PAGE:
A nondestructive inspection (NDI) system using an HTS SQUID for copper heat-exchanger tubes has been constructed. An eddy-current-based NDI method using an HTS SQUID gradiometer cooled using a cryocooler was employed for the detection of micro flaws in thin copper tubes 6.35 mm in diameter and 0.8 mm in thickness. With an excitation field of 1.6 μT at 5 kHz, a flaw in the tube, measuring 30 μm deep and 15 mm long, was successfully detected by the system with a high signal-noise ratio of at least 20. Numerical simulations were also conducted to determine how many sensors would be required for inspection around the circumference of an entire tube.
A practical robotic three-dimensional (3D) SQUID-NDE system was developed for the first time. This system is based on a previously developed traveling SQUID-NDE (i.e., one that is not stationary, but the SQUID sensor itself moves or scans along the surface of the object), which incorporates SQUID sensor travel technologies such as the `pseudo' third-order SQUID gradiometer. The system developed is composed of a traveling SQUID gradiometer, an articulated-type robot used as a SQUID sensor manipulator, a laser CCD displacement sensor, and a numerical interpolation procedure to reconstruct the surface of the evaluated object without the need for CAD data. To demonstrate the capability of this imaging system, it was used to detect artificial damage in a stainless steel (type-304) tube. The system successfully detected the artificial damage. It is anticipated that the robotic 3D SQUID-NDE imaging system will be in practical use in the near future.
Distribution measurement of thermal effusivity was carried out for c-axis aligned YBCO thin-film superconducting material using a thermal microscope based upon a thermoreflectance technique. The 800 nm-thick YBCO film synthesized on MgO substrate showed line-shaped damage by scanning a processing laser beam on the surface. The damaged YBCO film was prepared to be coated with a Mo thin film 100 nm in thickness before measurement. The thermal effusivity YBCO film with no damaged part was measured and determined to be 1890 J s-0.5 m-2 K-1, on the basis of the calibration result of reference materials, Corning7740 and glassy carbon. The scatter of the measurement is estimated to be lower than 1.4%. A line-shape contrast image of thermal effusivity due to damaging the YBCO film was clearly observed. The thermal effusivity of the damaged part in the YBCO film was estimated to be 1.7% lower than that of non-damaged film. It was confirmed that a thermal microscope is applicable for homogeneity evaluation or defect inspection with about 1% resolution in the distribution measurement of thermal effusivity.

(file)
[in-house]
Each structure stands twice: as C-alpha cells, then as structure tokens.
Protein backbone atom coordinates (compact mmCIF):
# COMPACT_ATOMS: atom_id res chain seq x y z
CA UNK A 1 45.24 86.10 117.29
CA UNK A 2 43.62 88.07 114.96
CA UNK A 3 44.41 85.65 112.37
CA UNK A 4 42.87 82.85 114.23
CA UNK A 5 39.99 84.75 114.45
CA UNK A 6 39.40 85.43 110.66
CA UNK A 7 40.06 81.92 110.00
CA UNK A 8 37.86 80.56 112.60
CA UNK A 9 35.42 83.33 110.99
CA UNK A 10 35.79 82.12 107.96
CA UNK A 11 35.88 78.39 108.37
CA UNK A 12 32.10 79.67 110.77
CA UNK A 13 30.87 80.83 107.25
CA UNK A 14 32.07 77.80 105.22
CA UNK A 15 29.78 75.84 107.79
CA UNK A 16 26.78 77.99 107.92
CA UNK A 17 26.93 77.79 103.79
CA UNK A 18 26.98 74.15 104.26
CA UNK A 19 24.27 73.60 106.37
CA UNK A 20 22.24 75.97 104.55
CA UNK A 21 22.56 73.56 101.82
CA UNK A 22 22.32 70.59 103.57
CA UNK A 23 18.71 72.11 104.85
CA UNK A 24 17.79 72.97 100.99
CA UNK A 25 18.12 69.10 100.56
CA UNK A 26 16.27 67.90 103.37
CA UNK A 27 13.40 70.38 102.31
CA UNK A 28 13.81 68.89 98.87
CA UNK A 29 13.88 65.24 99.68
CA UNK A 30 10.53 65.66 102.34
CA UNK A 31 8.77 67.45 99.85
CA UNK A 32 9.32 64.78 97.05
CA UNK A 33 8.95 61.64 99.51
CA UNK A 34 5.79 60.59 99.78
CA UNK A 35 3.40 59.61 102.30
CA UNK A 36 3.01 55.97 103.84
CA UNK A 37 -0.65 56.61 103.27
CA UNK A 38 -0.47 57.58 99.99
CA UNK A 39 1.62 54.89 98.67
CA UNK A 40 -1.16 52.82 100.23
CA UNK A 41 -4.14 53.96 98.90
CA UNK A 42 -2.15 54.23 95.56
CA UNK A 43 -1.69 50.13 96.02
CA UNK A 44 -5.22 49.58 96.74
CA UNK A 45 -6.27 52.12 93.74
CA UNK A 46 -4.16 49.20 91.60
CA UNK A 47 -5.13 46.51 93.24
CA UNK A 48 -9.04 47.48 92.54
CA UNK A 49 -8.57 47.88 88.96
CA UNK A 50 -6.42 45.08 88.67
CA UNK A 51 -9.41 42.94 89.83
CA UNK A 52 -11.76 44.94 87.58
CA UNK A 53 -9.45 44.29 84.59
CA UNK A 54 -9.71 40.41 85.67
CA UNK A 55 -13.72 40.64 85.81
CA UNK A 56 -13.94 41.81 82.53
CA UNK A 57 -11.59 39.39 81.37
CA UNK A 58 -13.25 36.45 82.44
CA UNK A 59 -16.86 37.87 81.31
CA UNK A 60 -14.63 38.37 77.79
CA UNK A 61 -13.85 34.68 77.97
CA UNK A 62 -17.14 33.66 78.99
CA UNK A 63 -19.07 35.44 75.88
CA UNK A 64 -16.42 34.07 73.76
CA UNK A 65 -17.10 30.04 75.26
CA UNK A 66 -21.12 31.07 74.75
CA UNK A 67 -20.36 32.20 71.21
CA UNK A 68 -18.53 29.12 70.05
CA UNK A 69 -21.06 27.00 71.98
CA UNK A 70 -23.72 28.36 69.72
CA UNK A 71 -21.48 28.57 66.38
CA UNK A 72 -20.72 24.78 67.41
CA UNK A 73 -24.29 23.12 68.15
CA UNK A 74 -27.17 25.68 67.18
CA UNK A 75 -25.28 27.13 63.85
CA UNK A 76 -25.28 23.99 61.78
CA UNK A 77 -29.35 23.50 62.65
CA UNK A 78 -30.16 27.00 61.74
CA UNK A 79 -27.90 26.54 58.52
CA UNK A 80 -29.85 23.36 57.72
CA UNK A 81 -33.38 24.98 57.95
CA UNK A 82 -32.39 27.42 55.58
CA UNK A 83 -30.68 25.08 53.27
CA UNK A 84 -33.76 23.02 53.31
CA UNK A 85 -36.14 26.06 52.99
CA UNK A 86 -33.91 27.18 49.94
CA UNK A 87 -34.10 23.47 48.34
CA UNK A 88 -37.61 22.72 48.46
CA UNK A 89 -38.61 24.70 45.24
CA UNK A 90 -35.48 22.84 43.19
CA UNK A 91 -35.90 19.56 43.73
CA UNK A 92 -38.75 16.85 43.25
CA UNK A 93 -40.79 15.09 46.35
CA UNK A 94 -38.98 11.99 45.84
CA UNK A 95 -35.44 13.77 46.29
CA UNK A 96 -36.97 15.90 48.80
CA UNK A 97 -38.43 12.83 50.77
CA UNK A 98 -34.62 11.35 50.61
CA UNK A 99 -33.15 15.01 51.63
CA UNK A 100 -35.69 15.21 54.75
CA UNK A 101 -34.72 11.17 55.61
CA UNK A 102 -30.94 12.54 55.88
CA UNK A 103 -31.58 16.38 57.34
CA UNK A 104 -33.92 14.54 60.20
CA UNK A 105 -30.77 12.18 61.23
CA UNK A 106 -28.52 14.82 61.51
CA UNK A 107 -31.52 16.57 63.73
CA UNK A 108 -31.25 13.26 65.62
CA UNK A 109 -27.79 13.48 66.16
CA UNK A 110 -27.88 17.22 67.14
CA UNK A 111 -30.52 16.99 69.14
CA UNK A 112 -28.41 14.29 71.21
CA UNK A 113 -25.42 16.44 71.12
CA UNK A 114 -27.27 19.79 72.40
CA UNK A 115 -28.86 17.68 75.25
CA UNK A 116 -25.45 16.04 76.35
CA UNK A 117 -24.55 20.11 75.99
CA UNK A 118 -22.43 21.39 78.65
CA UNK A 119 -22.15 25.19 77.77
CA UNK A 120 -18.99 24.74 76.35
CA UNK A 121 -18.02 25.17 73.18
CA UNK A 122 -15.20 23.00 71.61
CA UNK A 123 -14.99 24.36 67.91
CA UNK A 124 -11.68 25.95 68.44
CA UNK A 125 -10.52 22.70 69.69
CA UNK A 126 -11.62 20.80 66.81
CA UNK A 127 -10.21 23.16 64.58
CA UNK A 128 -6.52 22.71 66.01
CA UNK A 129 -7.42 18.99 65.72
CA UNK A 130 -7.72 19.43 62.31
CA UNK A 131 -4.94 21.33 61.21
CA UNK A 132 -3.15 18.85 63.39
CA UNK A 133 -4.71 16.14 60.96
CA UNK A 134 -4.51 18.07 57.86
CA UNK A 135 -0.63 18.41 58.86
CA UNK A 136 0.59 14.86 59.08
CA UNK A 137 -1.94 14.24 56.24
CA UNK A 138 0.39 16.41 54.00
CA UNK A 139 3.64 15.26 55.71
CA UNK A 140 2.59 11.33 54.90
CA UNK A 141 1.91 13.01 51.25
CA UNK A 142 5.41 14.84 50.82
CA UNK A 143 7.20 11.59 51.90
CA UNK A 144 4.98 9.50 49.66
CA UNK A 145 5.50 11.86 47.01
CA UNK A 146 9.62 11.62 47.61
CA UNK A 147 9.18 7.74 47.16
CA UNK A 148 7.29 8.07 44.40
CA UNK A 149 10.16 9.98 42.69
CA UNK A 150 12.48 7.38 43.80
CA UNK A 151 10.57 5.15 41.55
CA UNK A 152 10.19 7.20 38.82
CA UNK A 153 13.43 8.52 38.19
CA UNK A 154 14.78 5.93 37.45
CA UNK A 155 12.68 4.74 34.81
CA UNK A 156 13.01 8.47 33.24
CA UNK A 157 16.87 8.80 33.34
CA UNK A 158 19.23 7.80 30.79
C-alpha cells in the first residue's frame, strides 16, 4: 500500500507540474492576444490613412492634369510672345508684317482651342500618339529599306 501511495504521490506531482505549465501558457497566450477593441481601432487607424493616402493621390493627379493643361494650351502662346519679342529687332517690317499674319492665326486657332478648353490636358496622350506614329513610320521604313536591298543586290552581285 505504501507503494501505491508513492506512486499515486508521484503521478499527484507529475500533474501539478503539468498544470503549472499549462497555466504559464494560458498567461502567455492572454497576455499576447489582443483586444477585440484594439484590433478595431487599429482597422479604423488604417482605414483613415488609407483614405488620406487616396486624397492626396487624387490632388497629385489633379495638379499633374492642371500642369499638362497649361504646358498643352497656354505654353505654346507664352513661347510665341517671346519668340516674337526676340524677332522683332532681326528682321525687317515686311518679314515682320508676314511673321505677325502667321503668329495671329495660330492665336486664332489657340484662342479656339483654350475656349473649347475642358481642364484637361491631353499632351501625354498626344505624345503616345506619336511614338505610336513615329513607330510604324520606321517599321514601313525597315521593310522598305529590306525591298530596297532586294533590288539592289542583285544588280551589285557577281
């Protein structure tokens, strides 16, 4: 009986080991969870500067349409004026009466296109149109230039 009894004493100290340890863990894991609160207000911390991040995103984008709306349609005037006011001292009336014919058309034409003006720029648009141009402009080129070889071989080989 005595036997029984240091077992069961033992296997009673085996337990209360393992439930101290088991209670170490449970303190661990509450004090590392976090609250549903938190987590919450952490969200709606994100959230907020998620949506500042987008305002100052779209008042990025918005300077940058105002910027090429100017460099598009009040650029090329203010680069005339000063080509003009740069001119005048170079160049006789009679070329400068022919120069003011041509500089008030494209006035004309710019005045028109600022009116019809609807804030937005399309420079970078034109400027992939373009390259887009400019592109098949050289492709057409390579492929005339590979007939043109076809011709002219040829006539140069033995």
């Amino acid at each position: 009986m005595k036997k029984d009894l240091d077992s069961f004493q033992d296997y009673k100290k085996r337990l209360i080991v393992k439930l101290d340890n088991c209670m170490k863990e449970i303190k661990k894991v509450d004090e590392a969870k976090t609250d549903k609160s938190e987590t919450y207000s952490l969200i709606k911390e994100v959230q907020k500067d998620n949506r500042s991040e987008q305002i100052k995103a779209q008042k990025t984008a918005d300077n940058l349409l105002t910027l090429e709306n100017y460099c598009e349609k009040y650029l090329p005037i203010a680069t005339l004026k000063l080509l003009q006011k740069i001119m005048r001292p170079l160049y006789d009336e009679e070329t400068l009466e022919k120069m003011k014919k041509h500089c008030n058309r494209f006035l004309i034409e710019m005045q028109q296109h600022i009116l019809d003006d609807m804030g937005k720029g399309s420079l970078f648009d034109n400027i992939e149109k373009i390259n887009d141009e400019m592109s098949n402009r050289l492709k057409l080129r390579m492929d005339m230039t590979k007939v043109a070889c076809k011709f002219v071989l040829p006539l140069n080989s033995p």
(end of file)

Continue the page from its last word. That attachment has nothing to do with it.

We developed a novel non-destructive and non-contact method for the measurement of critical current density (Jc) using a permanent magnet. A high-temperature superconductor (HTS) thin-film was fixed on the stage of the system and a small cylindrical permanent magnet (Sm2Co17) was set above the HTS film. The repulsive force (Fr) and attractive force between the small magnet and HTS film were measured by a high-resolution load sensor changing the distance (L) between the HTS film and the magnet. The maximum repulsive force (Fm) could be estimated from an experimental result of the Fr vs. L curve. We investigated the relationship of Jc to Fm in several HTS samples. The standard Jc of the HTS films was determined using the inductive measurement system made from THEVA GmbH. We found that the Jc is approximately proportional to the Fm normalized by the film thickness. This result indicates that the permanent magnet technique can easily estimate the Jc of HTS films. We also found that the system can measure Jc with sufficient reproducibility and in a short time. Moreover, it was checked to confirm that Jc mapping of a YBCO thin film could be also measured.
We have investigated an inductive method measuring third-harmonic voltages to evaluate the local critical current density Jc in superconducting films and bulk materials. When a sinusoidal drive current I0cosωt flows in a small coil close to the flat surface of superconductors, harmonic voltages Vncos(nωt+θn) are induced in the coil, because of the nonlinear response of superconductors. We have considered the AC response of superconductors and the induced third-harmonic voltage V3 as the function of I0, and we present the precise technique to measure the critical current density Jc in superconducting films as well as Jc in bulk superconductors.